Hughes Hallet then dismisses level targeting as an objective by quoting a 2013 ex-BoE MPC member Charles Bean speech that argued there would have to have been a 15% extra growth in 2008-12 to make up for losses in the recession. Maybe. But the real argument is that a clearly signalled level target in place from before the recession would probably have meant no recession, or at least a very quick recovery. And Bean was a key member of the now discredited team at the BoE operating under the “marcopru nutter” Meryvn King.

Section 3.3 appears to take issue with a claim that NGDP Targeting would promote more discipline. It is a rather obscure discussion and not a claim with which I am familiar. Discipline, to what end?

Section 3.4 frets about dual mandates and how to prioritise them. NGDP Targeters urge monetary policymakers not to fret and just target NGDP and let the long run and/or markets and/or governments sort out the balance. It is not the role of central banks to be the arbiter in this debate about the shares of inflation and real growth in nominal growth. Central banks should merely maintain nominal stability to prevent low nominal income (or GDP) expectations, given sticky wages, being the problem they so often are. All else is noise.

Section 4 sets up a model that shows how precisely executed inflation targeting or a modified Taylor rule work, not only well, but perfectly. Just like the French contribution to the debate that we have already highlighted, but they are far from being precisely executed. Discretion ruins the theory in practice.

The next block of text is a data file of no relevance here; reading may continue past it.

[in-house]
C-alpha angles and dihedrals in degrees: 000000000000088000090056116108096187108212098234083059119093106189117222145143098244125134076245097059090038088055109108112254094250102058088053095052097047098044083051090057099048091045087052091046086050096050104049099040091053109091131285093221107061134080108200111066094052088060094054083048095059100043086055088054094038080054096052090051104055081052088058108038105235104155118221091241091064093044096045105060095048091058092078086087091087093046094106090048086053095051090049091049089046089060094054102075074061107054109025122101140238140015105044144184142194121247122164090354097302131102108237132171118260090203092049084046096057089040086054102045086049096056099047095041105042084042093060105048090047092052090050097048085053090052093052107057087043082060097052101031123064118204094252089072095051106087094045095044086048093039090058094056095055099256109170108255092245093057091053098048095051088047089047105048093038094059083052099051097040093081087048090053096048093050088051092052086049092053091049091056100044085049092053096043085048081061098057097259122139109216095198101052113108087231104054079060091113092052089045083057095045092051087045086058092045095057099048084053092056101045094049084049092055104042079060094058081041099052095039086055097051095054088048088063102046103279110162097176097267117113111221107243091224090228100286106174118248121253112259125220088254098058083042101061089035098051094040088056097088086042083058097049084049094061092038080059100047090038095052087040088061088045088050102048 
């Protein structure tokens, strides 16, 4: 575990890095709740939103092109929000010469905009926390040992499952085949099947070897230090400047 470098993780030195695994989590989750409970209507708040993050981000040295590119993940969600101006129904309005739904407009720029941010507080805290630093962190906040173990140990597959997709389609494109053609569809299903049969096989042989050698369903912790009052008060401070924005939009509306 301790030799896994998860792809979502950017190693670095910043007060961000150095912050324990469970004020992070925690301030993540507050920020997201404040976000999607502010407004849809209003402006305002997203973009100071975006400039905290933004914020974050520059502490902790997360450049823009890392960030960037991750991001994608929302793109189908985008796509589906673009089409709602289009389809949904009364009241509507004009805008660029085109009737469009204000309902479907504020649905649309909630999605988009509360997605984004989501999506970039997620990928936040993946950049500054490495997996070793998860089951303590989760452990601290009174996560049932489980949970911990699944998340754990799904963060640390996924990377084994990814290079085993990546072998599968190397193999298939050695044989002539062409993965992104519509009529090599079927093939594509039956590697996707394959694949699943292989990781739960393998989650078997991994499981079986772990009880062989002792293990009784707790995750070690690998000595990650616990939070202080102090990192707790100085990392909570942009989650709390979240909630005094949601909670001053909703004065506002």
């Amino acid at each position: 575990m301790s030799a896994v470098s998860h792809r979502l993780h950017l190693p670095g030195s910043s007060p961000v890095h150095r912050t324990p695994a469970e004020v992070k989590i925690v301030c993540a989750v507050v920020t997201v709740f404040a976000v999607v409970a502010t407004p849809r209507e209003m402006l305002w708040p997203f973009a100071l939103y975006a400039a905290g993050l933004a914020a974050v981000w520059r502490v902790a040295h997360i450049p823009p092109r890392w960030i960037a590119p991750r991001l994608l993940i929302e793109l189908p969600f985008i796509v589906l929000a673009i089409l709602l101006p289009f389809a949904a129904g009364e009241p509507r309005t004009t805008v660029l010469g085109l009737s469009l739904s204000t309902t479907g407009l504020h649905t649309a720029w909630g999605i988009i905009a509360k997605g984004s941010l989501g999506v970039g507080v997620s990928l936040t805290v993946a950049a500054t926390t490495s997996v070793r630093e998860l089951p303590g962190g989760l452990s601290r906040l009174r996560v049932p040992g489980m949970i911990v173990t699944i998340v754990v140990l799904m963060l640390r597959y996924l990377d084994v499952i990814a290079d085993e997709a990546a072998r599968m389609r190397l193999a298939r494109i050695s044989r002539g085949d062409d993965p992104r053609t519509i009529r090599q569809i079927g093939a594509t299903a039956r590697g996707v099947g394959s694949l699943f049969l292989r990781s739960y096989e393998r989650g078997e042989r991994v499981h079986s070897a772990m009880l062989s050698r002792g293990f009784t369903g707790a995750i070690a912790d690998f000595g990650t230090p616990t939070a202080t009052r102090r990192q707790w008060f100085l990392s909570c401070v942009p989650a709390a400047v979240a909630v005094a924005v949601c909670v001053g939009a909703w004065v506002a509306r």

NGDP expectations targeting is far more likely to work well and not get hijacked by inflation or macropru “nutters”, using their discretion to follow their own, unintentionally anti-prosperity, ends.

The summary is fairly balanced:

From the ECB’s point of view, nominal income targeting is a feasible regime, but probably with as many drawbacks as advantages. On the positive side: it is easily understood, it accommodates beneficial supply shocks, provides stronger responses in bad times, and is a more efficient rule when supply responses are limited or structural reform is needed.

The “on the other hand” bit that follows is quite weak, as we have just shown.

The drawbacks are: inflexibility, problematic policy responses when prices and output react at different speeds, it may overreact or destabilise, and is robust to real time measurement errors. In addition, it appears to be less effective than the flexible form of Taylor rule that the ECB now uses. Nominal income targeting may be feasible, but probably not desirable.

The idea that “it appears to be less effective than the flexible form of Taylor rule that the ECB now uses” is just so remarkably optimistic, idealistic even. The evidence is primarily in the appalling track record of the ECB with its two bouts of disastrous rate rises in 2008 and 2011. Further evidence is the potential tragedy being played out in real time due to the ECB being so trapped by its rigid, and completely inflexible, ceiling of its “close to, but not above, 2%” inflation target. Draghi struggles heroically to offset the trap with huge amounts of QE and we and the markets watch with dread fascination how it will play out.